Virginia Dare and Less Obvious Stories
On the lost colony of Roanoke, its fate, and an intriguing what-if
One of the more evocative stories of early American history is that of the lost colony of Roanoke, which was founded in 1587 on the Outer Banks of North Carolina, with Sir Walter Raleigh a key champion of the endeavor. Roanoke’s governor, John White, reluctantly returned to England the next year to campaign for a resupply mission for his struggling colony, but the Spanish Armada kept White from returning until 1590. When he did get back to Roanoke Island, the colony was gone — with no signs of violence and the word CROATOAN carved on a palisade of fence posts. No trace of the lost colonists was ever found.
What might have happened to the colonists has inspired amateur historians, conspiracy theorists and speculative storytellers ever since — and no colonist has attracted more attention than the rather wonderfully named Virginia Dare.
Virginia was White’s granddaughter, born on Roanoke in 1587 to Ananias and Eleanor Dare. That makes her the first English child born in a New World English colony, and she’s been claimed as an icon by all manner of people — including, inevitably and regrettably, white nationalists. While her fate is unknown, she’s lived on in fiction, often as the future leader of the not-so-lost colonists. Storytellers have revealed that she was snatched away to Faerie, became a witch in the North Carolina forests, or was teleported to another planet.
I never cared particularly about Virginia Dare, but I was fascinated by what might have become of the Roanoke colony. There’s something haunting about the story — a band of English settlers encamped on the edge of a gigantic, unknown wilderness into which they vanish, leaving only that strange word as … as what, exactly? An accusation of treachery? A plea for rescue? A cry to be remembered? It’s one of those stories that fills you with both wonder and dread, giving you a glimpse of the abyss that’s never as far away as we’d like to think.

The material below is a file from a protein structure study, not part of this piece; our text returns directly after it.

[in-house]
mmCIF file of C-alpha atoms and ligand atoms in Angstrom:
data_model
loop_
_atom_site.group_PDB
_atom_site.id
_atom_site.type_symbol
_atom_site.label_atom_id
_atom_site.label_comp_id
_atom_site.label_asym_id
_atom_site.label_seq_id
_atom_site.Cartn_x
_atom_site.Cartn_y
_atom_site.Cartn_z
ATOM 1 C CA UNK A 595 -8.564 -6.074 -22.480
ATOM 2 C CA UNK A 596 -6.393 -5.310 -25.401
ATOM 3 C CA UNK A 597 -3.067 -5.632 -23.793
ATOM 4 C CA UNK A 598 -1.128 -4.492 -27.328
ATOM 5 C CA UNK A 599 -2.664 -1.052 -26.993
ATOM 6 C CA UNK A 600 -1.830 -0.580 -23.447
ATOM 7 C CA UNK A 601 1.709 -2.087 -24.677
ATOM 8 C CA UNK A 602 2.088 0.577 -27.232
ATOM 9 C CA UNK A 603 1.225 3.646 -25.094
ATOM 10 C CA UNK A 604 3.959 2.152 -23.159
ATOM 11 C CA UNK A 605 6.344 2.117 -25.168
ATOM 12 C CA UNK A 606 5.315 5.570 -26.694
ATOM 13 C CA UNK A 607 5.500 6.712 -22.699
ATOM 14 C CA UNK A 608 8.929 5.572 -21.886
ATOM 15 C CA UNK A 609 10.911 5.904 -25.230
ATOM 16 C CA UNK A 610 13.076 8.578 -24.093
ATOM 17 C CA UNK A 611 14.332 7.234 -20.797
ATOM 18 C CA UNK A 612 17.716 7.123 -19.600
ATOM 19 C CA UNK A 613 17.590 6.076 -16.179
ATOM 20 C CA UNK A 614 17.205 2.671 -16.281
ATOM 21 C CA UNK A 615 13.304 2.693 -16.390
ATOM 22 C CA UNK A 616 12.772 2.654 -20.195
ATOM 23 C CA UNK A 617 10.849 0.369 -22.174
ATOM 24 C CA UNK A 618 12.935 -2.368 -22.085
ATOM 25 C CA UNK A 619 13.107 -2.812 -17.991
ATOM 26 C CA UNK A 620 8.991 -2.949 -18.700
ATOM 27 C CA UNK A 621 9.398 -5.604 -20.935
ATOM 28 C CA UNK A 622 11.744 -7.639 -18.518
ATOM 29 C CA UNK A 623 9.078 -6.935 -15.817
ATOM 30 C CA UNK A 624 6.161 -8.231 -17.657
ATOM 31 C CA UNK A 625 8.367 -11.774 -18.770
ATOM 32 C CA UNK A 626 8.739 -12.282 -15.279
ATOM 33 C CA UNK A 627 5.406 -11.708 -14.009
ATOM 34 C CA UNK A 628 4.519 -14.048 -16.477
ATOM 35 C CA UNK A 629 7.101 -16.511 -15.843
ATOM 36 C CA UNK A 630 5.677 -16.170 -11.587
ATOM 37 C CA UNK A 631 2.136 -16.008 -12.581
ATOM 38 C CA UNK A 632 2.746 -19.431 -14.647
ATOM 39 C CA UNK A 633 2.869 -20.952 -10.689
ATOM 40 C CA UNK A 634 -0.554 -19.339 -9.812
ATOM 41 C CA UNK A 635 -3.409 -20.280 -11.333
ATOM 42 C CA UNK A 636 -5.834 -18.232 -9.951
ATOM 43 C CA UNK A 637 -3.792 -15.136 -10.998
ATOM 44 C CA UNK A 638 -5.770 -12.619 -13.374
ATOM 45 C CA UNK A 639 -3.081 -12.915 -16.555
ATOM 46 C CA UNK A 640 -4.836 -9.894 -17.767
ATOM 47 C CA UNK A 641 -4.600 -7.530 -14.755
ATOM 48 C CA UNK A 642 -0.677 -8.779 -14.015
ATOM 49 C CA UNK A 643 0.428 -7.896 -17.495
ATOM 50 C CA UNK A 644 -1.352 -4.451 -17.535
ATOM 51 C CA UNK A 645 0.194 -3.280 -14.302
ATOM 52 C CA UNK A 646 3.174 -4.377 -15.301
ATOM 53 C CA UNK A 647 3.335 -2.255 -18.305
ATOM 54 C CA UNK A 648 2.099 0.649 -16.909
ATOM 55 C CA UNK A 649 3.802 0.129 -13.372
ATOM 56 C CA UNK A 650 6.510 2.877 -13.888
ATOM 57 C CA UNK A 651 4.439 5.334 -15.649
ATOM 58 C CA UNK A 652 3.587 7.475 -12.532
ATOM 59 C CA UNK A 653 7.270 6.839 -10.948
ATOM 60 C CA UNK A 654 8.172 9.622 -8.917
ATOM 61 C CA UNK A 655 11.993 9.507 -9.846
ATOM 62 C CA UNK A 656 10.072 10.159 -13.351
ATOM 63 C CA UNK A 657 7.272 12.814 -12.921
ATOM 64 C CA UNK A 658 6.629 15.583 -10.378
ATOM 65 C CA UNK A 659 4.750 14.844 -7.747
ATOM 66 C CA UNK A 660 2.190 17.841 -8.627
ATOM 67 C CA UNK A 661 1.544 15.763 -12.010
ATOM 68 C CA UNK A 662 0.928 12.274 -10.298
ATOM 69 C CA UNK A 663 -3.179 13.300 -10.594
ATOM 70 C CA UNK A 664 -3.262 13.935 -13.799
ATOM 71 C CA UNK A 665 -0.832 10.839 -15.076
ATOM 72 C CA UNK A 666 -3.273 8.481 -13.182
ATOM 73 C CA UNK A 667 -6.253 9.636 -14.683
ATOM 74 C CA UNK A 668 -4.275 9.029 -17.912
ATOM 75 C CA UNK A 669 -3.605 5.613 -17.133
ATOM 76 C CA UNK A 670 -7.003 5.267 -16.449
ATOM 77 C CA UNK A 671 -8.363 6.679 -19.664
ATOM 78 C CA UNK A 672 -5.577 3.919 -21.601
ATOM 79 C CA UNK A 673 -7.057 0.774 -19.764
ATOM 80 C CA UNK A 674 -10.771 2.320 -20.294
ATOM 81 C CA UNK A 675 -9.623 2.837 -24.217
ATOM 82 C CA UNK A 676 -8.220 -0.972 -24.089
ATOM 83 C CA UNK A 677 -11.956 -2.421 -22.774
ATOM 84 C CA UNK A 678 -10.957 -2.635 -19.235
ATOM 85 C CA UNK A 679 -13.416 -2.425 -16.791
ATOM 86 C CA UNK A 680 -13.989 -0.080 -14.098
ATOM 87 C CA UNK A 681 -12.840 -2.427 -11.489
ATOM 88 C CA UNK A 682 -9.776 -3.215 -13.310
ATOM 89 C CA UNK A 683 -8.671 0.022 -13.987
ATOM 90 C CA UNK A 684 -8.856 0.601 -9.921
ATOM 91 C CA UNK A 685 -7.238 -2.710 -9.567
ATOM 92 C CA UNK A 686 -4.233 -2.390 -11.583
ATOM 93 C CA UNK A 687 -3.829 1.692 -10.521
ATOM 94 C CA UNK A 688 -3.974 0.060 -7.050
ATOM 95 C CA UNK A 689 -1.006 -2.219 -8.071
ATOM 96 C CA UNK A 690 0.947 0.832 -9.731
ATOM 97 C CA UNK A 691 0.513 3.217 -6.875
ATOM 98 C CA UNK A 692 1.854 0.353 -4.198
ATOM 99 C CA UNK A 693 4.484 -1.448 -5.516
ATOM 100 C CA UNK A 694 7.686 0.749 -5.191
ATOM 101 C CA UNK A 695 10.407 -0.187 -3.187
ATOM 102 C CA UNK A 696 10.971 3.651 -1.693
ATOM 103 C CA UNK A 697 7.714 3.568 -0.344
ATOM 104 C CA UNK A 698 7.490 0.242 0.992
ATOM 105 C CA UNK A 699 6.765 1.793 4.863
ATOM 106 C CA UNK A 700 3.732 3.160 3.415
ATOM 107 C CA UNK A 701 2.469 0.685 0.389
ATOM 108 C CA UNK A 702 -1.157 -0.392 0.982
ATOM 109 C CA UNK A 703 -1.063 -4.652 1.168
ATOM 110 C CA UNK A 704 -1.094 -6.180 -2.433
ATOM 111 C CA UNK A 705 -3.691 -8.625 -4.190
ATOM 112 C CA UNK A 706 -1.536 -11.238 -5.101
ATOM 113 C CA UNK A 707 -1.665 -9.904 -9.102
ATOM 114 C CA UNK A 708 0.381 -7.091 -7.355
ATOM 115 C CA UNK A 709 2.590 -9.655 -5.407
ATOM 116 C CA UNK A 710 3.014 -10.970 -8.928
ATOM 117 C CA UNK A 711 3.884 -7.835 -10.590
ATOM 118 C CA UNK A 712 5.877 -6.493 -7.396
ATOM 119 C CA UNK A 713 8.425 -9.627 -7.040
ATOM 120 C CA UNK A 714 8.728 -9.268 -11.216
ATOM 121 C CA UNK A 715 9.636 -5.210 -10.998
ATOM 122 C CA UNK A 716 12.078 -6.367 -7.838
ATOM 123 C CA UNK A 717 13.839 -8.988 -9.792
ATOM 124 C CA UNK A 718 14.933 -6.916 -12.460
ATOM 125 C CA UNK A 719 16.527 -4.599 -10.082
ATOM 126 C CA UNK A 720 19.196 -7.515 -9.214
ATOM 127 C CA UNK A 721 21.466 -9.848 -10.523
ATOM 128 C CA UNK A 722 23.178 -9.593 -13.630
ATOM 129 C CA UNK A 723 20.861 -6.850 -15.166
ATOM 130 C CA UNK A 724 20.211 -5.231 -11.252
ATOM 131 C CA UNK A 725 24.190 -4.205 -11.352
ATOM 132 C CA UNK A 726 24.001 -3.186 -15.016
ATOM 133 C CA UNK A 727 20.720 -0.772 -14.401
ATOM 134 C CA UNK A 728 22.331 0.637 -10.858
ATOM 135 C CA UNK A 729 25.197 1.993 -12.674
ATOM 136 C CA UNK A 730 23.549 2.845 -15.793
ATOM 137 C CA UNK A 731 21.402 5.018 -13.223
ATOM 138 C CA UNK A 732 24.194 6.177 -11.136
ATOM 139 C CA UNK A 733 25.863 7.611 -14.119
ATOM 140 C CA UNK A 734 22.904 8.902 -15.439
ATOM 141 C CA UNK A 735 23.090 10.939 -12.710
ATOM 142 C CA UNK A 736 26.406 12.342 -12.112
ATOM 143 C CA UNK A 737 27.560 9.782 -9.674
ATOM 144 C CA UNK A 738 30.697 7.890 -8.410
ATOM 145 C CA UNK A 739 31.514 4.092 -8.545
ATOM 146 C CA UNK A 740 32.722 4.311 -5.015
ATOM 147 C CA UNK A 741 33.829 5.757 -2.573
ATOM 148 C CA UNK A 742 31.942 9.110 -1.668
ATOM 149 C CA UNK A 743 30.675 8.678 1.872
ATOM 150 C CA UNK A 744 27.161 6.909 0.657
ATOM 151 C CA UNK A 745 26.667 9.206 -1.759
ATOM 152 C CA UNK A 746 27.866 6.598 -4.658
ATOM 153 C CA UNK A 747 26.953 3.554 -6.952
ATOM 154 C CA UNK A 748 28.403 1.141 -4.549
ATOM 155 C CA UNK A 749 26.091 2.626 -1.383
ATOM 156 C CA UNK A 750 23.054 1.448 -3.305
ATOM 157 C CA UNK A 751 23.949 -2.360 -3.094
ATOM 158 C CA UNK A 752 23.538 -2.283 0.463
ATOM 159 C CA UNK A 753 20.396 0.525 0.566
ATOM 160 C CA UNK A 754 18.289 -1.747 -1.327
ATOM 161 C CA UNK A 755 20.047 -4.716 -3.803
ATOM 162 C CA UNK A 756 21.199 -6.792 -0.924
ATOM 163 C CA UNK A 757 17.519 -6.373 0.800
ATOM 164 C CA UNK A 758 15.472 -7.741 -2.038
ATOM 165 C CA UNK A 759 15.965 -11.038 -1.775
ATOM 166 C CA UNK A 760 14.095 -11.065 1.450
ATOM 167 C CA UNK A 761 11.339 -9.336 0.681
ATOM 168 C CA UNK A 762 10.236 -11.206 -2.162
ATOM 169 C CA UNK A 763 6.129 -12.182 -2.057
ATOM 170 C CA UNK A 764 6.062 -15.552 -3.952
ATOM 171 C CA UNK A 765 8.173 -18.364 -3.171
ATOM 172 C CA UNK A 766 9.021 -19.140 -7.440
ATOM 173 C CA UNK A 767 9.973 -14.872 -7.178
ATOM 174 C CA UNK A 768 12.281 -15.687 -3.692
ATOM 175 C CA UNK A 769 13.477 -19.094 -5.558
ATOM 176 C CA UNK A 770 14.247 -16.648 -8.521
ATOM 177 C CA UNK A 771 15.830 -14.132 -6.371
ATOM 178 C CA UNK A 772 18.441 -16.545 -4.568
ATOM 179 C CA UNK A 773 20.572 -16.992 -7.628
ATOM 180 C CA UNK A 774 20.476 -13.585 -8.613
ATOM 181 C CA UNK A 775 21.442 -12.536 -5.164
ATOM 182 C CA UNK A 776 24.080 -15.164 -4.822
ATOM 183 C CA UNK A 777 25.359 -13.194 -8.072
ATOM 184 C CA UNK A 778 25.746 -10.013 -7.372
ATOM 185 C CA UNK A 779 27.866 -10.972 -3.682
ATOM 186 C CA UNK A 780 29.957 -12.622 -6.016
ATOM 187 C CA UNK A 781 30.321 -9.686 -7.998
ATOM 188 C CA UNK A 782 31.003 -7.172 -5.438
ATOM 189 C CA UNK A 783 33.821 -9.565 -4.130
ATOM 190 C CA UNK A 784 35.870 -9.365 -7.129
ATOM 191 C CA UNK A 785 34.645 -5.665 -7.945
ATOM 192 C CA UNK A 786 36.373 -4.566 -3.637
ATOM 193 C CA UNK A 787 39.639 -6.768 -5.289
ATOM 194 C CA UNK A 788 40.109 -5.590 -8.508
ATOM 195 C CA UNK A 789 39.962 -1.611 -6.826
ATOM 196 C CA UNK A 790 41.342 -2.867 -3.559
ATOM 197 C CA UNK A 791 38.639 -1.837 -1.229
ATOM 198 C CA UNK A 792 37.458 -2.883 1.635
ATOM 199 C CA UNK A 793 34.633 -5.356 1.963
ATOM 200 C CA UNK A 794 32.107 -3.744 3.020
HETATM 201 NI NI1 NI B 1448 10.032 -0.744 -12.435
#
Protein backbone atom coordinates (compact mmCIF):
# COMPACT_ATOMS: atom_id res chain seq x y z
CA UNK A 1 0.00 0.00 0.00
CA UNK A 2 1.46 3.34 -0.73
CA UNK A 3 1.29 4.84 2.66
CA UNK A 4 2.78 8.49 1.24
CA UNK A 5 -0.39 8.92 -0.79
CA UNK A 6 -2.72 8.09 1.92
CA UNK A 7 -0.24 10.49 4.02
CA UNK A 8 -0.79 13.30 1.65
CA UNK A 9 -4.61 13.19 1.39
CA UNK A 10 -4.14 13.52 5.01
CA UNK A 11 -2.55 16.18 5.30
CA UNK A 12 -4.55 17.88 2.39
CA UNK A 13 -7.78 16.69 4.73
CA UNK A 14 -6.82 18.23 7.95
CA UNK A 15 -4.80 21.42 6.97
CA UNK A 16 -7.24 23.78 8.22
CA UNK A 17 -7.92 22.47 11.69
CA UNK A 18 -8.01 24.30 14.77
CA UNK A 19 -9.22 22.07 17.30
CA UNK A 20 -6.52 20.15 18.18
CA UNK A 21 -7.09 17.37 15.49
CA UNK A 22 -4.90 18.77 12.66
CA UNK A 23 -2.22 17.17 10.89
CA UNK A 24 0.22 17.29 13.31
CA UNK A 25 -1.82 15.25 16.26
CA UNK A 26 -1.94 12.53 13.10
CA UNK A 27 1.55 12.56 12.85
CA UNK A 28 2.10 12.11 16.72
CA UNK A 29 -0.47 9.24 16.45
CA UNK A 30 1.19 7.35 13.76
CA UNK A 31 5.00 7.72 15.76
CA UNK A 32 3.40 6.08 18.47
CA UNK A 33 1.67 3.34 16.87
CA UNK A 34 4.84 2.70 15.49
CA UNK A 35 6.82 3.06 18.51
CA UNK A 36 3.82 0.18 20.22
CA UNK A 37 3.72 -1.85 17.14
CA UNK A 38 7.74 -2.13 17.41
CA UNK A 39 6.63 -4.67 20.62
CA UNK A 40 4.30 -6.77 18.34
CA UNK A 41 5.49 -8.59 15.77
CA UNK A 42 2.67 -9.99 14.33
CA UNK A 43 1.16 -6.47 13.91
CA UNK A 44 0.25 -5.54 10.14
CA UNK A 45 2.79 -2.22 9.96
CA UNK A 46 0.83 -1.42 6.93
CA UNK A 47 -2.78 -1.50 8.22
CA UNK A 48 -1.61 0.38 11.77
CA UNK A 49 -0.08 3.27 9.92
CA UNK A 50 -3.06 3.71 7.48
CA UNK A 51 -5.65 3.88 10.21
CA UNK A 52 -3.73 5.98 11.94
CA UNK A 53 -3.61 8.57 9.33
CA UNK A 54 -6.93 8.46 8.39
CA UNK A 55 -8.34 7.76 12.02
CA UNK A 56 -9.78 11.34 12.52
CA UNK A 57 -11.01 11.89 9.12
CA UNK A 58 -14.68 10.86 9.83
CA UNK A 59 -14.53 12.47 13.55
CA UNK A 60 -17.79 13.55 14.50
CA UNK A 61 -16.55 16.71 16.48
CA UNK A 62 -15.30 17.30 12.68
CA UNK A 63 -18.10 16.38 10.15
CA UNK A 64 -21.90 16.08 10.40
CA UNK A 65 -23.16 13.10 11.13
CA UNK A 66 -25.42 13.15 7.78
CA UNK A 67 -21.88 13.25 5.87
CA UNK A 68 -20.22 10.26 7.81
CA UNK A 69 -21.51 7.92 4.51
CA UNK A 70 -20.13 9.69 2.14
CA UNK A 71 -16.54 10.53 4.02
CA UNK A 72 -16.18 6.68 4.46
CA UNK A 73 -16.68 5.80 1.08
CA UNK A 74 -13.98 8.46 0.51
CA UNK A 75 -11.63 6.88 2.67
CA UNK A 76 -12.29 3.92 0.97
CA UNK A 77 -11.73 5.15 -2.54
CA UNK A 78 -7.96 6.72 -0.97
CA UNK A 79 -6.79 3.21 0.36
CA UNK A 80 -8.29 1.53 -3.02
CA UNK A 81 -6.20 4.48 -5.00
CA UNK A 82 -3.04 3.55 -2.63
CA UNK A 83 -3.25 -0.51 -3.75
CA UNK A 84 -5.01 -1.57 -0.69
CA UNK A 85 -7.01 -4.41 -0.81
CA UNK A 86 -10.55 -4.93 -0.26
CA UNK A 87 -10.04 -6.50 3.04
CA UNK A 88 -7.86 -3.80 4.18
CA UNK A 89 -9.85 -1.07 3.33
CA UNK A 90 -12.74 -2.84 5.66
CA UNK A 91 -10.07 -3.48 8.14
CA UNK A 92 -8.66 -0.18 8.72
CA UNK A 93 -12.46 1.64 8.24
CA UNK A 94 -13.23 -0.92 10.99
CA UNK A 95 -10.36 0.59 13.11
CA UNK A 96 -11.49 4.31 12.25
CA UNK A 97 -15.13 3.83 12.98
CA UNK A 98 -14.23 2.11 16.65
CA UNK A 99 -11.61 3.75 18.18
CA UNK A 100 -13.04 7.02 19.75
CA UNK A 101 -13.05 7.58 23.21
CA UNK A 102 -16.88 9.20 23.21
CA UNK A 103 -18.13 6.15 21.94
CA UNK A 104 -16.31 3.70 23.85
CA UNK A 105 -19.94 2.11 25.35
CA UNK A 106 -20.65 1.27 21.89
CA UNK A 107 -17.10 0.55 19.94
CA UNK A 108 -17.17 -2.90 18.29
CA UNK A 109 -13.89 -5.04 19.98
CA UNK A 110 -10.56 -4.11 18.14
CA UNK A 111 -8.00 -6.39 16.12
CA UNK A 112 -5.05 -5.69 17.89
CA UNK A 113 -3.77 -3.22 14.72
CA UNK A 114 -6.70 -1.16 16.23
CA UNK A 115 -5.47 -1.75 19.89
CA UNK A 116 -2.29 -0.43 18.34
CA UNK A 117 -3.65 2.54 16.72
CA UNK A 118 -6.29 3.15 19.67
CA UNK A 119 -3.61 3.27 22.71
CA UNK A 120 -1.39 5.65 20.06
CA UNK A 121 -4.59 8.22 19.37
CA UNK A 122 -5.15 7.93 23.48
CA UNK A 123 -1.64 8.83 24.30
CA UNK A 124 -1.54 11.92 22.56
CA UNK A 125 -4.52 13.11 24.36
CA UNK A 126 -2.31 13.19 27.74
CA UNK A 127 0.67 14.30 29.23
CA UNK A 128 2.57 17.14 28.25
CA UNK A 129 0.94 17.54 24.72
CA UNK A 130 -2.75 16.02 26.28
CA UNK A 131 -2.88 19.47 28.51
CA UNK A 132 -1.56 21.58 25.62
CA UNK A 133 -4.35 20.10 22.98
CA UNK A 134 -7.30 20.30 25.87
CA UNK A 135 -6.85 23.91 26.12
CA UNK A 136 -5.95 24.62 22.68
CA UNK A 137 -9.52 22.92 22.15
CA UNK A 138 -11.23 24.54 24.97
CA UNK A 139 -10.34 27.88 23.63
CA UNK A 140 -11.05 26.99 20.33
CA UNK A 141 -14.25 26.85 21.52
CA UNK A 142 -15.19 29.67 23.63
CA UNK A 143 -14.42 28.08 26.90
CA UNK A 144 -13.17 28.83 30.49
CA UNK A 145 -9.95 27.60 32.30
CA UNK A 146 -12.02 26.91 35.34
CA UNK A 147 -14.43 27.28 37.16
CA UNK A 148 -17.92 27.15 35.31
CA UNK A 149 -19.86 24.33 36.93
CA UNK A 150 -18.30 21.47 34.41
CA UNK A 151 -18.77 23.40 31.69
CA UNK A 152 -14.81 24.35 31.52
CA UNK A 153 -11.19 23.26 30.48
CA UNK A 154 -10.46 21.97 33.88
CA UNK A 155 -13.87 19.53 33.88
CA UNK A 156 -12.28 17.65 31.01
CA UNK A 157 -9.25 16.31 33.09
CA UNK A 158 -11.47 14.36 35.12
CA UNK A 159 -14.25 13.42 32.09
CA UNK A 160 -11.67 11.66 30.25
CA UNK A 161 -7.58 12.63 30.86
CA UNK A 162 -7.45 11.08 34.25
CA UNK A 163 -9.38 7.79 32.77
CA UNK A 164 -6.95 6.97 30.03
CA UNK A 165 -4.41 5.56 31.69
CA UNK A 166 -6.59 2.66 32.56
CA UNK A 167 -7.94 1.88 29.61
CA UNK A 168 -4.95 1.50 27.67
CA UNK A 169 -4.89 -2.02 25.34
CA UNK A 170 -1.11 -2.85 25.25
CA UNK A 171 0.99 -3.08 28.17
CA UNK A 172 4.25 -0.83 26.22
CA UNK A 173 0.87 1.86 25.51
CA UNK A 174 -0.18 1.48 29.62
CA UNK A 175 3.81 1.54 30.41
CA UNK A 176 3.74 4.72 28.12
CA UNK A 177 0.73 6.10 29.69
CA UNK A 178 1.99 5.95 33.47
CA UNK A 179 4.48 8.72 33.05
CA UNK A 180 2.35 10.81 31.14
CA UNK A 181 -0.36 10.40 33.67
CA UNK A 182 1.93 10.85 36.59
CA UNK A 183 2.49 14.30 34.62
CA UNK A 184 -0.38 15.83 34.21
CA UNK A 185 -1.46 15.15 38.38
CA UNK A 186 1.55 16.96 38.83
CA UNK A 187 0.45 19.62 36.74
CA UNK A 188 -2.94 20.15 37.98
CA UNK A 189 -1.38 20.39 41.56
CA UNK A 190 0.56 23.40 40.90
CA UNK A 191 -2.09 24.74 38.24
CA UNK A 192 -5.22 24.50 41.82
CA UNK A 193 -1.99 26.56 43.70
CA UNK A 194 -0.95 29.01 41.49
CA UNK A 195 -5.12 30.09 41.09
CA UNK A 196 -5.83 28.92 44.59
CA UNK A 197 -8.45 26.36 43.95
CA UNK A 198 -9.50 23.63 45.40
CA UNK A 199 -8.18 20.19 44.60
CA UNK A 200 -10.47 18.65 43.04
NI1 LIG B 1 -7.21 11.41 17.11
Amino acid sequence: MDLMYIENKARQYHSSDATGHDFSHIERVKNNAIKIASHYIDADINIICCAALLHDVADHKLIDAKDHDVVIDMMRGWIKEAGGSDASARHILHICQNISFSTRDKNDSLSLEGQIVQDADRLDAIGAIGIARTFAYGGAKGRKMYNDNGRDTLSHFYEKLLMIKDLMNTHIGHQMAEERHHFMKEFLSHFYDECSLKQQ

Over Thanksgiving I curled up with James Horn’s A Kingdom Strange, a history of the colony that tries to reconstruct what happened. The temptation is to skip ahead to the seven pages that cover Horn’s theory about the colony’s disappearance, but the real value of A Kingdom Strange lies in the context it offers before then. Roanoke’s brief existence was a very small part of the struggle between England and Spain, and most everything that happened to it was shaped by privateering. The dream of getting rich by privateering played an outsized role in Roanoke’s creation; that same dream also proved a dangerous distraction when the colonists needed help the most.
But you want to know about Horn’s theory. Fair enough — so did I.
What interested me is how heavily Horn’s scenario depends on contemporary accounts — and that the revelation is that there’s really no revelation at all. The English of the time, whether speculators in London or colonists in Jamestown, thought they knew what had happened to the Roanoke colonists, and in likelihood they were correct. The mystery was an invention of much later generations, who found the possibilities too romantic to be ignored.
The first thing: That word CROATOAN wasn’t mysterious at all. It was a reference to Croatoan Island, today known as Hatteras Island and home in the 1580s to the Croatoans, an Algonquin tribe with which the colonists had generally good relations. Before White left, he and key colonists agreed that if Roanoke had to be completely abandoned, the last colonists to depart would carve their destination on key trees, with a cross over the letters if they’d been attacked. When White did return in 1590, he found the message left for him and understood it perfectly.
He also probably knew that not everyone had gone to Croatoan. Roanoke was dangerously exposed to both hostile tribes and the prowling Spanish, so in 1587 White and the colonists had also discussed relocating to the mainland at the head of Albemarle Sound, which was home to the friendly Chowanocs. When White departed, a pinnace was left on Roanoke for the colonists’ use.